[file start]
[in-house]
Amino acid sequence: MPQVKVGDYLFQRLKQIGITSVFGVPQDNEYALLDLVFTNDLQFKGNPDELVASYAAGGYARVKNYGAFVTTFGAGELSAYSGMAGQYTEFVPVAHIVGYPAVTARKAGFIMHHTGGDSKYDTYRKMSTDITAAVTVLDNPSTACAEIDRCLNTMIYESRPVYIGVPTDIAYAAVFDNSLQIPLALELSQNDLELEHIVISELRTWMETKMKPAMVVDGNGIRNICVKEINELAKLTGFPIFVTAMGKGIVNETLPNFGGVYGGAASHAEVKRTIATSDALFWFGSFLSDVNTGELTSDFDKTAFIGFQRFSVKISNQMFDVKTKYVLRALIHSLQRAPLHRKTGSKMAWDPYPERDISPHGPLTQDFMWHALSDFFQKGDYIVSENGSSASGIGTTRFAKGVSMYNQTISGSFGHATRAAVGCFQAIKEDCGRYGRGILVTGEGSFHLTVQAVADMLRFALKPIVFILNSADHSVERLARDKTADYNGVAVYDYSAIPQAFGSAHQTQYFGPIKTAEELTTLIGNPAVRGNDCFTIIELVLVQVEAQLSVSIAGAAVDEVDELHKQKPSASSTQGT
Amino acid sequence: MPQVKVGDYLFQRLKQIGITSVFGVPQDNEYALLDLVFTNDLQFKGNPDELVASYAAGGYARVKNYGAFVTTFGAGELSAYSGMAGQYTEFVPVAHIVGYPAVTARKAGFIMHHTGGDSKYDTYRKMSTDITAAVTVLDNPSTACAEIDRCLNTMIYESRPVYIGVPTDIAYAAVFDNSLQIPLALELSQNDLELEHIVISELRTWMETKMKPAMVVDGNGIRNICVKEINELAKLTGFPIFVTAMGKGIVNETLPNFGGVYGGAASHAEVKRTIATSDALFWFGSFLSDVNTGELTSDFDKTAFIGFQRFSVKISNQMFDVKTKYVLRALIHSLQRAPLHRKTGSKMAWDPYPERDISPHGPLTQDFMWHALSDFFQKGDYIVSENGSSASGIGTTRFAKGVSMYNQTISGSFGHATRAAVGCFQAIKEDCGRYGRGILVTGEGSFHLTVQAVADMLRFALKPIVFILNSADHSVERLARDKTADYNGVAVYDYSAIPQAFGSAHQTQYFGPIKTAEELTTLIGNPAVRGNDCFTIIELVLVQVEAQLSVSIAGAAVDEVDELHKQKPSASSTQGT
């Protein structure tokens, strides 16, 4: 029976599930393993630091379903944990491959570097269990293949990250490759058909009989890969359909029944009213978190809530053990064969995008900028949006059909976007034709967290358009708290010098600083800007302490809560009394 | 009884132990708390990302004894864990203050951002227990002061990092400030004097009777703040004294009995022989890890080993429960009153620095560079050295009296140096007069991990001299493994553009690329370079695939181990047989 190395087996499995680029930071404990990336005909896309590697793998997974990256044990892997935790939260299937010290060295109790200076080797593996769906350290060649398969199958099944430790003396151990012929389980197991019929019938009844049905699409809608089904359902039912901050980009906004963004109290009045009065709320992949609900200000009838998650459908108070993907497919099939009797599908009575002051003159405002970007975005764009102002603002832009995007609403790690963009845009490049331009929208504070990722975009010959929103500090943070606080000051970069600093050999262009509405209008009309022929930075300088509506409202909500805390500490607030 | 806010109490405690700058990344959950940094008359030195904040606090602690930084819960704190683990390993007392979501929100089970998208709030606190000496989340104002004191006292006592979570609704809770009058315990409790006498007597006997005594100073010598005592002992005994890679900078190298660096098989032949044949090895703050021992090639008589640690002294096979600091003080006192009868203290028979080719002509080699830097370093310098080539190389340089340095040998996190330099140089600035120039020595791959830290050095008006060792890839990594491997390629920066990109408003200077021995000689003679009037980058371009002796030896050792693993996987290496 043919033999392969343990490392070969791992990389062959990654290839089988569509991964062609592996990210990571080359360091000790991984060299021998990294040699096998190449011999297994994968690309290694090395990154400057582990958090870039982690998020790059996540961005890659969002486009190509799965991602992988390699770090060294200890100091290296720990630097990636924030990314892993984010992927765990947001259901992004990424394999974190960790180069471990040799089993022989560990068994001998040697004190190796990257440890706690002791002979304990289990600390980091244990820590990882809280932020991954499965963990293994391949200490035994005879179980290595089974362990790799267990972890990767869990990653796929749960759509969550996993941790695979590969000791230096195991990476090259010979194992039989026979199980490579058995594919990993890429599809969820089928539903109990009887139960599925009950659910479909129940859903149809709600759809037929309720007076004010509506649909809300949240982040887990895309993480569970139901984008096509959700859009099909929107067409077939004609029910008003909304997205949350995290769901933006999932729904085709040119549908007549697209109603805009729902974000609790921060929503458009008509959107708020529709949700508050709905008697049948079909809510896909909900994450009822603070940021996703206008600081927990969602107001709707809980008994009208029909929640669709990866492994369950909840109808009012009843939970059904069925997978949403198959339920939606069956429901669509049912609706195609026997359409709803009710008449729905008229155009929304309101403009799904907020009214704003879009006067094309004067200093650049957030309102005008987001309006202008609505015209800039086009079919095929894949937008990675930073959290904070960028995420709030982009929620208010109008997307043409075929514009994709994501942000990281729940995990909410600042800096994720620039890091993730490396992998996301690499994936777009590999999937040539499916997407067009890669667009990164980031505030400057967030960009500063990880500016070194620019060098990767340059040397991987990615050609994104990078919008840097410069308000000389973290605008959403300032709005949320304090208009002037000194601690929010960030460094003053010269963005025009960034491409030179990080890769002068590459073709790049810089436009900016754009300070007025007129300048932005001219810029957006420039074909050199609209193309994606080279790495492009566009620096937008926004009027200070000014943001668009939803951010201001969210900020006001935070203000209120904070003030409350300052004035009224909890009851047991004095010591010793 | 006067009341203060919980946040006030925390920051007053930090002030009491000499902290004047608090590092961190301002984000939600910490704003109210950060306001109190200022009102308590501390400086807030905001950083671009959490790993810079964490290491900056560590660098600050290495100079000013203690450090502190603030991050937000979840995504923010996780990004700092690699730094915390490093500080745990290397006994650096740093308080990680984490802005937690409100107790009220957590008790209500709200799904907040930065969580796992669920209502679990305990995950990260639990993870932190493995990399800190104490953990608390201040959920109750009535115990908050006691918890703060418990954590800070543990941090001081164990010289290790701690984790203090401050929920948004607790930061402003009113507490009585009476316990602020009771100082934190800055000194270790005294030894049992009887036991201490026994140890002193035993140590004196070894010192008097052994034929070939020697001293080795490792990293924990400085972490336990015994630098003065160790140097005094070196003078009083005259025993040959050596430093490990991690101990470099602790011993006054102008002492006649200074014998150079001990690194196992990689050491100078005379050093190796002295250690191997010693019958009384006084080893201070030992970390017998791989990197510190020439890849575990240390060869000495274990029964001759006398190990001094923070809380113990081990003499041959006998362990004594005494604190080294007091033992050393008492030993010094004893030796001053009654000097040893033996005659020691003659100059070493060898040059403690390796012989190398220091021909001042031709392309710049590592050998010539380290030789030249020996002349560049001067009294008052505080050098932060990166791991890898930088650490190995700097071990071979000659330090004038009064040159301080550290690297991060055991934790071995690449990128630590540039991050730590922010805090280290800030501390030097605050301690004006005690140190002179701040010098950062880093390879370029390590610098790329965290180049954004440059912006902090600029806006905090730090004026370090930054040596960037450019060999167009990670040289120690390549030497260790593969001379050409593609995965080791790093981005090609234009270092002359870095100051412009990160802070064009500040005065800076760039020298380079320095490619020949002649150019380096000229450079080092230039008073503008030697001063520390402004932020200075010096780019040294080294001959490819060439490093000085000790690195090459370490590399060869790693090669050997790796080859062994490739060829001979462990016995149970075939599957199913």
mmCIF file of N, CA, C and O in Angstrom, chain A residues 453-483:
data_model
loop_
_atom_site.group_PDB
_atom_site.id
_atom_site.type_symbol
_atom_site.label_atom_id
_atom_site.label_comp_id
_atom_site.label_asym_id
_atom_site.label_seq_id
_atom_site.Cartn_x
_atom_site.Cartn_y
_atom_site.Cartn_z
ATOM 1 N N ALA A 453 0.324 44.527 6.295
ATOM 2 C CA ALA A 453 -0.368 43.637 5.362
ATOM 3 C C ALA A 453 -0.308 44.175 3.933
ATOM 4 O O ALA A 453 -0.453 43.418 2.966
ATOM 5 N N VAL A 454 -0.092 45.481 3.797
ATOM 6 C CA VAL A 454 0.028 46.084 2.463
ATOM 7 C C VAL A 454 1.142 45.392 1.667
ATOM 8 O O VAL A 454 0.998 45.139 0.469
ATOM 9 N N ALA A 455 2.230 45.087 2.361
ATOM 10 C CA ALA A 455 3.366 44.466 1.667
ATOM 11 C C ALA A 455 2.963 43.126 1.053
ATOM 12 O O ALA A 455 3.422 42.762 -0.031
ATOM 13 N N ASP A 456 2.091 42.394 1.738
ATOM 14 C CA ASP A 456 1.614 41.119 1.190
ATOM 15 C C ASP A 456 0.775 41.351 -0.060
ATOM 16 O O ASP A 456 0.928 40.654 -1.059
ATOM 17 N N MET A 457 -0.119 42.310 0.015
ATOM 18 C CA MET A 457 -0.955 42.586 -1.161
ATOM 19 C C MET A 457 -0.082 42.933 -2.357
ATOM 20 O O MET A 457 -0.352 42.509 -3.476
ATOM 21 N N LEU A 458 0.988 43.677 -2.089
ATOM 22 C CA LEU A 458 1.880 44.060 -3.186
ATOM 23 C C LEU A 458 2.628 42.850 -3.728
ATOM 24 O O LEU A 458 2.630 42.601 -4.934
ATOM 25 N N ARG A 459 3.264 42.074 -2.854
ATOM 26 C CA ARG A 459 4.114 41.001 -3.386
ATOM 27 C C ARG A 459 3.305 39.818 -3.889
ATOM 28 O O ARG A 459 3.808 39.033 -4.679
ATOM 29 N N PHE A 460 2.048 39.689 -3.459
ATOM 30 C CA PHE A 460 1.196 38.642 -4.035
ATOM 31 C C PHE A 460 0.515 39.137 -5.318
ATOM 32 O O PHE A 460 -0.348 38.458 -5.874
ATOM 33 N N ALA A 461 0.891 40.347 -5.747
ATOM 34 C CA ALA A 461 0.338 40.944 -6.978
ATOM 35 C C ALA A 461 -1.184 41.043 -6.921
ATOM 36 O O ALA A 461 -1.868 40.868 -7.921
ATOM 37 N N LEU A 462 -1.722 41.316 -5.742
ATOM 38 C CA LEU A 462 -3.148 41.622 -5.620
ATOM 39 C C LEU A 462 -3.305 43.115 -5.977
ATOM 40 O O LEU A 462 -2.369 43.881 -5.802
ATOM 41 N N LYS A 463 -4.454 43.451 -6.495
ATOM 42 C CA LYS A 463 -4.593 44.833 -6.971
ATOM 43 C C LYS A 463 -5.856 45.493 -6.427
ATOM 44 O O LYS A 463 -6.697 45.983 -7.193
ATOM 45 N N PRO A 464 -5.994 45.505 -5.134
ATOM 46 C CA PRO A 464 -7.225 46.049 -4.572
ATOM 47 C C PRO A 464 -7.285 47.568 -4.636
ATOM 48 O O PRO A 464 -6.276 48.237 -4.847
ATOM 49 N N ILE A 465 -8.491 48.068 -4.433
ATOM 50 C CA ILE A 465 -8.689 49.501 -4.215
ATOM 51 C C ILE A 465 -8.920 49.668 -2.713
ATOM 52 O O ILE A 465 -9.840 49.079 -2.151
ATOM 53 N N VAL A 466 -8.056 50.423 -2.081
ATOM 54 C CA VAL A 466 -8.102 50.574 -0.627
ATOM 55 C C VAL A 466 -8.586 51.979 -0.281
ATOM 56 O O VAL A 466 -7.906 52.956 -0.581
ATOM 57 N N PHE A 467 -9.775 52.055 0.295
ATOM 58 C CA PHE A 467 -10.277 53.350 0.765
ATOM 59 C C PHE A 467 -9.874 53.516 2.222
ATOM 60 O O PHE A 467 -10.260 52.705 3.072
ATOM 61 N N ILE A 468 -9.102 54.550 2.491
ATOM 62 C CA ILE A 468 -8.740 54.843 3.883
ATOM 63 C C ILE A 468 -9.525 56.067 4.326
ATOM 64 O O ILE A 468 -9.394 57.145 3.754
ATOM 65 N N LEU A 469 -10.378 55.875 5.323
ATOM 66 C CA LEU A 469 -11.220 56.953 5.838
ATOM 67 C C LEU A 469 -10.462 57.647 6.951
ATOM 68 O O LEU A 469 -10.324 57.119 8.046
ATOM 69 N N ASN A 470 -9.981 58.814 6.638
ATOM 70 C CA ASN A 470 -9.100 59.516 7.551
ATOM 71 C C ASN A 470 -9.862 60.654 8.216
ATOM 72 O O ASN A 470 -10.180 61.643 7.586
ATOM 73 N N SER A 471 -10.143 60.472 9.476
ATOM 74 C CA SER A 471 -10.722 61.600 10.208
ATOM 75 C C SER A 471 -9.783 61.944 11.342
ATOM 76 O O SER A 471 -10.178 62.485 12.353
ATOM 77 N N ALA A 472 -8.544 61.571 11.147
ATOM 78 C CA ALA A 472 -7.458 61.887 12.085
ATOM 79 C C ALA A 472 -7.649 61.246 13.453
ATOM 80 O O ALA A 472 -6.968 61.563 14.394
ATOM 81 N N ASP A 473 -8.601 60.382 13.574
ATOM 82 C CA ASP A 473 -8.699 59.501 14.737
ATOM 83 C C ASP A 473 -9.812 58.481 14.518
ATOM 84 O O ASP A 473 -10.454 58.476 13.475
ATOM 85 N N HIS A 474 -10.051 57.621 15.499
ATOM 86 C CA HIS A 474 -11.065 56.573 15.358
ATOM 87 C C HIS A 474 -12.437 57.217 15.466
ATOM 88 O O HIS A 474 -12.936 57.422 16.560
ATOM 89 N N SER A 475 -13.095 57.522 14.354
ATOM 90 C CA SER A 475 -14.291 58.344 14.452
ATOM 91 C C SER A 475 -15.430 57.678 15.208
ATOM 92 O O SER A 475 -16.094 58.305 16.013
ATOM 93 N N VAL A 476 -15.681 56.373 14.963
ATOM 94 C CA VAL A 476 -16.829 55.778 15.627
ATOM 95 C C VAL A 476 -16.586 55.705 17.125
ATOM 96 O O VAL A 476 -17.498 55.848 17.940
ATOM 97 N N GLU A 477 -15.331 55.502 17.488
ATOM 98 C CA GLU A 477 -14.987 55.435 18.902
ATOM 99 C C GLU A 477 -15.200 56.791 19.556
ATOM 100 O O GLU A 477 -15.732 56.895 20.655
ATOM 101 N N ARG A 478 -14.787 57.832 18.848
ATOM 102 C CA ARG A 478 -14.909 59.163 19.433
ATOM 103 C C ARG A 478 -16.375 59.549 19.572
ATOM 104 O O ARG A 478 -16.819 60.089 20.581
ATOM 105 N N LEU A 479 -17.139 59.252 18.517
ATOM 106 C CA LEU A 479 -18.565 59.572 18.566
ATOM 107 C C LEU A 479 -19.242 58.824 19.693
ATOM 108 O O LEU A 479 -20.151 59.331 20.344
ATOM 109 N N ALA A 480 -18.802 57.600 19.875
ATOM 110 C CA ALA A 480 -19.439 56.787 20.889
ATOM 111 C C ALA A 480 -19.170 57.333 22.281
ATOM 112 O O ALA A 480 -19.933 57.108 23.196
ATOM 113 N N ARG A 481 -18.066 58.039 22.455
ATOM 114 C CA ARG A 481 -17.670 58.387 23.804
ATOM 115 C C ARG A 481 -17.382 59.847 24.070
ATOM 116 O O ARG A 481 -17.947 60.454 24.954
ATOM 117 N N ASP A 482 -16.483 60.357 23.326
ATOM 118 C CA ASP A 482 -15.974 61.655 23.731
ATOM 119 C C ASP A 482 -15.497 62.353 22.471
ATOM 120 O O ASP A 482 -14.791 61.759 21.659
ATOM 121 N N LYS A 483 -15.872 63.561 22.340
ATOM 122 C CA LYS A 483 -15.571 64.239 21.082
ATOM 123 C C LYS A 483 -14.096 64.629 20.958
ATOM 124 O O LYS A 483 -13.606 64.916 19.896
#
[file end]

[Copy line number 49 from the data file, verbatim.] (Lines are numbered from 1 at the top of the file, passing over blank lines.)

ATOM 32 O O PHE A 460 -0.348 38.458 -5.874